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Supersonic Flight Essay

2382 words - 10 pages

In 1943, Theodor Von Karman, in response to a request by US Air Force headquarters, claimed that the realization of a supersonic aircraft would have been doable using the right technology and tools. The fear of breaking the "sound barrier" was finally removed in 1947, when the Captain Yaeger flew the Bell X-1 at a speed slightly above Mach 1 for few seconds, producing the famous and long-awaited sonic boom (caused by an impulsive pressure change created by the sonic waves detaching from the aircraft), music for the scientists attending that historical moment, but current nightmare for the 21st Century supersonic vehicles' designers [8].
Since the first wind tunnel investigations on high speed flow over a stationary airfoil (1918), it was clear that when the free stream velocity approached a certain value, a major increase in drag coefficient occurred at exactly what later was characterized as the drag-divergence Mach number. Thanks to the introduction of Shclieren optical system, in 1933, it was possible to state that this aerodynamic phenomenon was mainly due to the presence of regions of supersonic flow over the airfoil consequently terminating in a shock wave, which is the cause of the drag-increasing flow separation downstream the shock [1].
The presence of the wave drag represented the main technical obstacle for the design of supersonic aircraft and, to the same extent, for the improvement of their cruise efficiency. Indeed, the need of source of thrust powerful enough to overcome the increased drag force, embodies a major second technical challenge.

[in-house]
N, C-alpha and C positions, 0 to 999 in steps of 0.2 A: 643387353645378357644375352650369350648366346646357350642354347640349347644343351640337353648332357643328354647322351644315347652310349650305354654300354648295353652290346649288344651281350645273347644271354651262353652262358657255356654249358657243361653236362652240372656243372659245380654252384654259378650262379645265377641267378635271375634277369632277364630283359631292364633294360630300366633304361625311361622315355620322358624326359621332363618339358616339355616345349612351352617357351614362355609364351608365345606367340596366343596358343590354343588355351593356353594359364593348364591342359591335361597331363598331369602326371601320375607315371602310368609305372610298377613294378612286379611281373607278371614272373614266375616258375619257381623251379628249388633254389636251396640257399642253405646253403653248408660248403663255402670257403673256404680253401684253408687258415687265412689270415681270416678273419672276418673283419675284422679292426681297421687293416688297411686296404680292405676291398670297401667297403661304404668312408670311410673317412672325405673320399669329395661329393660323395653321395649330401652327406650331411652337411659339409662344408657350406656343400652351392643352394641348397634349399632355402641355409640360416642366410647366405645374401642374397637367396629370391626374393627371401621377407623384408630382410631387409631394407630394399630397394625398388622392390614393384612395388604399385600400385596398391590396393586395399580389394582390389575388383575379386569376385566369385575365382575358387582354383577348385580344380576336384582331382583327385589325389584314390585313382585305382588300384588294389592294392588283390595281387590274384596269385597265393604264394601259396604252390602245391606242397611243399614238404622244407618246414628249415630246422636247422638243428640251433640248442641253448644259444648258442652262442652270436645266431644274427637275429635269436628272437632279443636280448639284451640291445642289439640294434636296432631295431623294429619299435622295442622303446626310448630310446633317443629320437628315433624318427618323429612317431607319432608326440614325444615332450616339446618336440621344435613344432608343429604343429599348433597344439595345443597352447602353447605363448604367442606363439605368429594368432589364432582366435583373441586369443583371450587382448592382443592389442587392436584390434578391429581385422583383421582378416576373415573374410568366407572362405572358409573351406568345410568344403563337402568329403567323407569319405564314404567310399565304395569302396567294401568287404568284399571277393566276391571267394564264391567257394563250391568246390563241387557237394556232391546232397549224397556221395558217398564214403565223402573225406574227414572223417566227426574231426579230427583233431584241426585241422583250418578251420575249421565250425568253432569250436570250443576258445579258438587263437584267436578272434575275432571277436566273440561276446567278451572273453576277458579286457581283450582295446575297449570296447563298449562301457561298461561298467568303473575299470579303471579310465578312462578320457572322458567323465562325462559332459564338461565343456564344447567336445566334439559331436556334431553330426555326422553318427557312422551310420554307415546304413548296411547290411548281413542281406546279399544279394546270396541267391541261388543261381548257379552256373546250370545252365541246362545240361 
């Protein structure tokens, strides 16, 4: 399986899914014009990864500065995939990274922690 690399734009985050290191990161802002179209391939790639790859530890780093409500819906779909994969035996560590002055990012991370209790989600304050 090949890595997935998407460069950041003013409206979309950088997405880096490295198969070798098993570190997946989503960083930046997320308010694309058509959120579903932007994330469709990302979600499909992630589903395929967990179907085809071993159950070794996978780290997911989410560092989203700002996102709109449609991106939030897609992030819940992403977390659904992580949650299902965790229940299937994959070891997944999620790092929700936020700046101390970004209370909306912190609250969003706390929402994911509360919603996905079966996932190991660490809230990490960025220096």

From the 1947 four rocket engines solution of the X-1, to the 1960's state of the art B-58's GE J79 jet engines, the power issue was addressed with increasing sophistication. It focused only on the pure performances, neglecting the big problem of emission control that would eventually contribute to the failure of the most recent supersonic transport programs (SST).
The B-58 itself showed to the world that the possibility of a civilian SST was at least worthy of accurate investigation and capital investments. Although the large bomber implemented the supersonic efficient area-ruling design first introduced by Whitcomb (mid 1950s [1]) and therefore it could deliver a nuclear payload cruising at Mach 2 for about two hours, the light and thin wings, designed for high altitude flight and inefficient close to the ground at subsonic speed, highlighted a new set of primary technical challenges to be addressed by a commercial SST: the realization satisfactory structural design, the optimization of the wing aerodynamics for subsonic flow, and related to the last point, the improvement of takeoff and landing performance. A deadly crash at 1961 Paris air show summed up all the concerns about safety issues related to a not optimal overall design [4].
Three civilian SST programs started in the 1960s: the successful Anglo-French Concorde, the somewhat failed Russian TU-144 and the short ten year long...

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